Some residents say beach tags are overdue

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WILDWOOD- While local business owners and officials are concerned about the effect beach fees will have on the island’s tourism, voting residents are claiming they are tired of shouldering the financial burden of the beach.

“I think it’s kind of ridiculous that as taxpayers, who do not profit from tourist season, we are paying for a free beach that lines the pockets of businesses in town,” said Gerry Vessels, a Wildwood resident and city firefighter.

Vessels also spoke out in favor of fees at the Jan. 4 commissioners’ meeting- where officials voted to hold a binding referendum on beach fees March 5. 
Maintaining the beach, according to Mayor Ernie Troiano Jr., is about $2 million annually, about 8 percent of the city’s $24.4 million budget. Currently, the city is facing a $1.6 million deficit in its budget because an anticipated 50-year lease of Wildwood’s monster truck building and beach property was canceled after residents petitioned the lease.

Troiano has said that if voters turn down beach fees, the city will have to look into layoffs.

The city’s financial situation, and what it could mean to Vessel as a taxpayer, is why he supports beach fees, he said.

“It’s nearly 8 percent of our budget, and we’re looking at cutting costs every where we possibly can,” Vessels said of the beach. “This could potentially positively impact the tax payers of the city of Wildwood.”

In regards to business owners’ concerns about the impact fees will have on tourism, Vessels said these concerns and statements were “fear mongering.”

The Greater Wildwoods Tourism and Development Authority issued a statement against proposed beach in early January, stating that the authority believed fees “would not be advantageous and in the best interest to our overall tourism economy.” It argued that there would be “obvious” logistical problems with implementing a beach fee on only one portion of the island, and that the city would stop receiving funds from GWTIDA to cover beach maintenance expenses, currently at $250,000 a year from the authority, and jeopardize its share of the Tourism Development Fee. Last year, $175,000 was collected through Tourism Development Fees, which are used to pay for boardwalk police and toward events.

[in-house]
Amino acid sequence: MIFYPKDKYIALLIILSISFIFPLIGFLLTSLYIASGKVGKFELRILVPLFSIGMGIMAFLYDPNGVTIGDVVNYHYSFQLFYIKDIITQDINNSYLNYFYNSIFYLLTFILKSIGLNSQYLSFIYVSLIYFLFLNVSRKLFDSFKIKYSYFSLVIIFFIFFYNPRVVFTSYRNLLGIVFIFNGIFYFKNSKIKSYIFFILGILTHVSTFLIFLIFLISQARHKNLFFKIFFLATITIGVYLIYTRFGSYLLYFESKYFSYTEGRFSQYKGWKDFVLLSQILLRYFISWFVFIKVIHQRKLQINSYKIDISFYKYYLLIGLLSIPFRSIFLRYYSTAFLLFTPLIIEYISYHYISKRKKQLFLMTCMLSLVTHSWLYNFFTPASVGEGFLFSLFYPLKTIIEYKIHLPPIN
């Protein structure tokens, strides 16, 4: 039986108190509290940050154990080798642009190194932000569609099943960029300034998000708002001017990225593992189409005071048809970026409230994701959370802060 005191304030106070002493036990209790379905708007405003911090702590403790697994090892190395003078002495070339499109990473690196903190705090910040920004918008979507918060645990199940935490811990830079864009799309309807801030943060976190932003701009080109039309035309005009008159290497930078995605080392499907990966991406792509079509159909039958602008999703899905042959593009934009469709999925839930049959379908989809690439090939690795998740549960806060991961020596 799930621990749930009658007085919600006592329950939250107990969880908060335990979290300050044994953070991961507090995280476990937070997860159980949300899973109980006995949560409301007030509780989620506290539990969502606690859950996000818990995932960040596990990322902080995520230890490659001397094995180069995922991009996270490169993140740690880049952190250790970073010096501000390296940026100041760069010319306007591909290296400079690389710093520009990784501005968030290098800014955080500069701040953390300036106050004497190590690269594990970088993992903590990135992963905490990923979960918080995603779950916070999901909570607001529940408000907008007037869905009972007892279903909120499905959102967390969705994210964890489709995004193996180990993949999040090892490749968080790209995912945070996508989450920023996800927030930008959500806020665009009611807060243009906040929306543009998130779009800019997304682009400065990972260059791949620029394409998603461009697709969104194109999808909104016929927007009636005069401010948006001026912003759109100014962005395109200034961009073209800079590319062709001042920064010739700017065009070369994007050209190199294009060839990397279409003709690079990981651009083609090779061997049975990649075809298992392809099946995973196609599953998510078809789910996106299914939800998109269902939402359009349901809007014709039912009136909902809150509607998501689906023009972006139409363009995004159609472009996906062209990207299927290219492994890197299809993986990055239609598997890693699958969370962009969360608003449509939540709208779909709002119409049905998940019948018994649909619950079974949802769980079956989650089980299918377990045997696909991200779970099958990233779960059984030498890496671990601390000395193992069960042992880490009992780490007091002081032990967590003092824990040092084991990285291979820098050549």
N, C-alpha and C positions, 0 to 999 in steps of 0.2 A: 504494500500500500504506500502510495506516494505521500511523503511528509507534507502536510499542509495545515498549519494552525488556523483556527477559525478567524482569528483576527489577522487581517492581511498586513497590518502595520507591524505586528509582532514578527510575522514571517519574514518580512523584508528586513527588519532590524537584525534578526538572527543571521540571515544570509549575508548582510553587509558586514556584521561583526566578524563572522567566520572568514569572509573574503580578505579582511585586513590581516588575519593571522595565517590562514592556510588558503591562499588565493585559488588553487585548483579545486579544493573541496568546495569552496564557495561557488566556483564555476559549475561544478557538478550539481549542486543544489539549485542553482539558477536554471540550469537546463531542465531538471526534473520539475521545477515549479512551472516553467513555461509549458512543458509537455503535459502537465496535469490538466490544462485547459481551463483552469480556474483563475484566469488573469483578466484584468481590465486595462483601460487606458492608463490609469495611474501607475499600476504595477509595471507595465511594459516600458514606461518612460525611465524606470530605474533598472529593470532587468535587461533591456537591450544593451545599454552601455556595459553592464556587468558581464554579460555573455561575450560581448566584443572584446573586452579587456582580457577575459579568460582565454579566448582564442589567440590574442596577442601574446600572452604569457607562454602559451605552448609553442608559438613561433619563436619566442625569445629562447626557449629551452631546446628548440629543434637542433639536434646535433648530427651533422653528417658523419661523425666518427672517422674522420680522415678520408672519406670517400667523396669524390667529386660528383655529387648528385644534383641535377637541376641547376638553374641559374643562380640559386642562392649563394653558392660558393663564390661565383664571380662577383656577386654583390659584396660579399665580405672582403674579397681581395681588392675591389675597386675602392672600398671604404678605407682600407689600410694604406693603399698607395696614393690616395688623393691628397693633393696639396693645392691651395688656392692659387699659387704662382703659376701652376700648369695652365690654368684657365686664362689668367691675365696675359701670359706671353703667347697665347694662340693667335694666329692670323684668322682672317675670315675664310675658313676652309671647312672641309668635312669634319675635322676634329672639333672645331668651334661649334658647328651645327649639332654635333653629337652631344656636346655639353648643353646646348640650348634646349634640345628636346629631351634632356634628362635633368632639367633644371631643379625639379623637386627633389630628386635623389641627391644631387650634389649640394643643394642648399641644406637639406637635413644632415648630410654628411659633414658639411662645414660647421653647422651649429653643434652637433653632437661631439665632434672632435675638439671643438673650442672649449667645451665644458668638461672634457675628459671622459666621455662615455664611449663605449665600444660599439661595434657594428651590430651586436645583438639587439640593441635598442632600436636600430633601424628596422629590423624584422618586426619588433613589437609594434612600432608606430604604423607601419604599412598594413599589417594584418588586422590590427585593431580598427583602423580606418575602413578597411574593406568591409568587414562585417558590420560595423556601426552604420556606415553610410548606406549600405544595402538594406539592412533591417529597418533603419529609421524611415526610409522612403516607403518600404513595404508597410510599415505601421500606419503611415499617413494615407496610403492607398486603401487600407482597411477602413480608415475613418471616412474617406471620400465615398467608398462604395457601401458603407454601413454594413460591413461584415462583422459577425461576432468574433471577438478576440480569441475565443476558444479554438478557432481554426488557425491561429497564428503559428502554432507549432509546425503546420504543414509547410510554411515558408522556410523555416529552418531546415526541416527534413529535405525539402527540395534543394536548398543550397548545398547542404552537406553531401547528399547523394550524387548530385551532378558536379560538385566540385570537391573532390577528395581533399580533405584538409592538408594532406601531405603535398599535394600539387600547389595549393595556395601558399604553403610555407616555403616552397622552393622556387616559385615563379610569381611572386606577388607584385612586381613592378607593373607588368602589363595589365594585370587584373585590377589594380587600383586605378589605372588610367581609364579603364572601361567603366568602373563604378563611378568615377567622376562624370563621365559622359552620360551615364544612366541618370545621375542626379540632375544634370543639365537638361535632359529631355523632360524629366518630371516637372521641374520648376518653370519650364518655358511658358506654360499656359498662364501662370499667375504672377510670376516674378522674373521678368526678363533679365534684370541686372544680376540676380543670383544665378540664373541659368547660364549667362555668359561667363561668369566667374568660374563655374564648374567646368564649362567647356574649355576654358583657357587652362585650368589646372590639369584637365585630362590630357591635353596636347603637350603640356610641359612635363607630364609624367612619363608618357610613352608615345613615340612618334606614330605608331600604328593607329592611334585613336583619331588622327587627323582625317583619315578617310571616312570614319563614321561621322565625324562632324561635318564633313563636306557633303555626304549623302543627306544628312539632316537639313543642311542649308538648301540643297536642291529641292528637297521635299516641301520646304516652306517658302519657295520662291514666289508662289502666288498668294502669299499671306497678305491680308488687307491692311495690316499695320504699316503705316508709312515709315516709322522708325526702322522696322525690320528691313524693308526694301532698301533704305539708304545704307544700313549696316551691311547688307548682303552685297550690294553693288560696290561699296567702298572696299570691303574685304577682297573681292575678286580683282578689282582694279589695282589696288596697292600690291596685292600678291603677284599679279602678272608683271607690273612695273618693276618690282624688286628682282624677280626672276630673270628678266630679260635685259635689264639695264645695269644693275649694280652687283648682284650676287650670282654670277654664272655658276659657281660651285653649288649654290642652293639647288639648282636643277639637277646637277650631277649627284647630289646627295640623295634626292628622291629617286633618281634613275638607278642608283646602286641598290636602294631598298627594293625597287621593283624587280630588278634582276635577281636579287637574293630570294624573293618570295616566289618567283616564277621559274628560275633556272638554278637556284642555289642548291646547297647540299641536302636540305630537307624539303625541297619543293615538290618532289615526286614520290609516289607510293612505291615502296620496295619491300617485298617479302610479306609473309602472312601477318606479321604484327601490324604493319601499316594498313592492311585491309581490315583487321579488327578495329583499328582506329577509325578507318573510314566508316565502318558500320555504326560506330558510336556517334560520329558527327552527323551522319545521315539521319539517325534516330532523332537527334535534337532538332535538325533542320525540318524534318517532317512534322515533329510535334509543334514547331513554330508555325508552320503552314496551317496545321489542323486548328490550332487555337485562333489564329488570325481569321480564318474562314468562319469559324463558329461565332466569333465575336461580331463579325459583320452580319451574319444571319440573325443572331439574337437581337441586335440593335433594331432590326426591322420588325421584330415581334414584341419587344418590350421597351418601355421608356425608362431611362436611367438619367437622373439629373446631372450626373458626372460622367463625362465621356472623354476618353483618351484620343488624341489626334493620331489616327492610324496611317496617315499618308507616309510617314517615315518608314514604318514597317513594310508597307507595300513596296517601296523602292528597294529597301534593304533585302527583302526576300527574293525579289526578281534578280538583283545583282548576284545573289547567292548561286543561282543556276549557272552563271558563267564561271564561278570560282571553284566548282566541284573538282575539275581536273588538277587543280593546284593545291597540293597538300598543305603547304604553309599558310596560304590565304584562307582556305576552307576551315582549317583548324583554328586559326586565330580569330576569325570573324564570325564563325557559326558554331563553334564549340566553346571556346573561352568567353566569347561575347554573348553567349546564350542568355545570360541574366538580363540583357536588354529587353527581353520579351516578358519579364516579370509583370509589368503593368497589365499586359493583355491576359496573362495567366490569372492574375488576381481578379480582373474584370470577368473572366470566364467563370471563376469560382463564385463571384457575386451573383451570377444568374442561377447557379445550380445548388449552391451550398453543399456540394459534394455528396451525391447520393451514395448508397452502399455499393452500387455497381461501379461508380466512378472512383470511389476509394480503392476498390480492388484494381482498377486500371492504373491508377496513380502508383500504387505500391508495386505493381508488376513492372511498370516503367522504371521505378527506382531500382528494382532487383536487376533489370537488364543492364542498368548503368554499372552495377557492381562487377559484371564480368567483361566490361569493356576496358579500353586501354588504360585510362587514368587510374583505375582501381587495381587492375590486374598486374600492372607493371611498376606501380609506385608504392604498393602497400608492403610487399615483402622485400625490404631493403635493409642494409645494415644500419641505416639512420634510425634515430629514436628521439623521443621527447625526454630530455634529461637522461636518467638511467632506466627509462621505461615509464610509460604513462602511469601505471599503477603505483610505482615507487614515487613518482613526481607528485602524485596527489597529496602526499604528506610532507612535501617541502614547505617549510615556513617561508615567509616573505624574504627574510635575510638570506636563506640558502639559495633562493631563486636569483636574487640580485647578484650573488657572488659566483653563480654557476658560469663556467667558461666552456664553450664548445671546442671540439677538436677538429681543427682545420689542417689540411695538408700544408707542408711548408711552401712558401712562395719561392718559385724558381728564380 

The Hotel Motel Association has also spoken out against beach fees, as well as the Greater Wildwood Chamber of Commerce.

According to an email survey sent by the chamber to its members, 70 percent said they were not in favor of beach fees in Wildwood. Business owners and operators made up over 60 percent of those surveyed.

Sandra Richardson, another Wildwood resident and local Realtor, said she also was in support of beach fees.

“It’s a solution that will offset the cost of hosting tourists,” Richardson said. “We’re for it because we’re getting the brunt of the tax bill on our back.
“It can’t go any higher, it’s high enough right now,” she continued.

As a Realtor, Richardson said she has seen home buyers choose not to live in Wildwood because of the current tax rate.
“We have to try something, we can’t afford another increase,” she said.

As for the effect the fees will have on tourism, Richardson claimed that Wildwood is still home to a majority of the boardwalk shops and eateries, as well as the Morey amusement parks.

These features, she said, will keep tourists close by on the city’s beaches, rather than traveling to neighboring Wildwood Crest and North Wildwood to soak up the sun.

“I don’t think we have anything to worry about, as long as new money is managed properly,” she said.

Ultimately, registered voting residents will make the call on whether the city will impose fees in a referendum on March 5.

Christie Rotondo can be emailed at This e-mail address is being protected from spambots. You need JavaScript enabled to view it or you can comment on this story at


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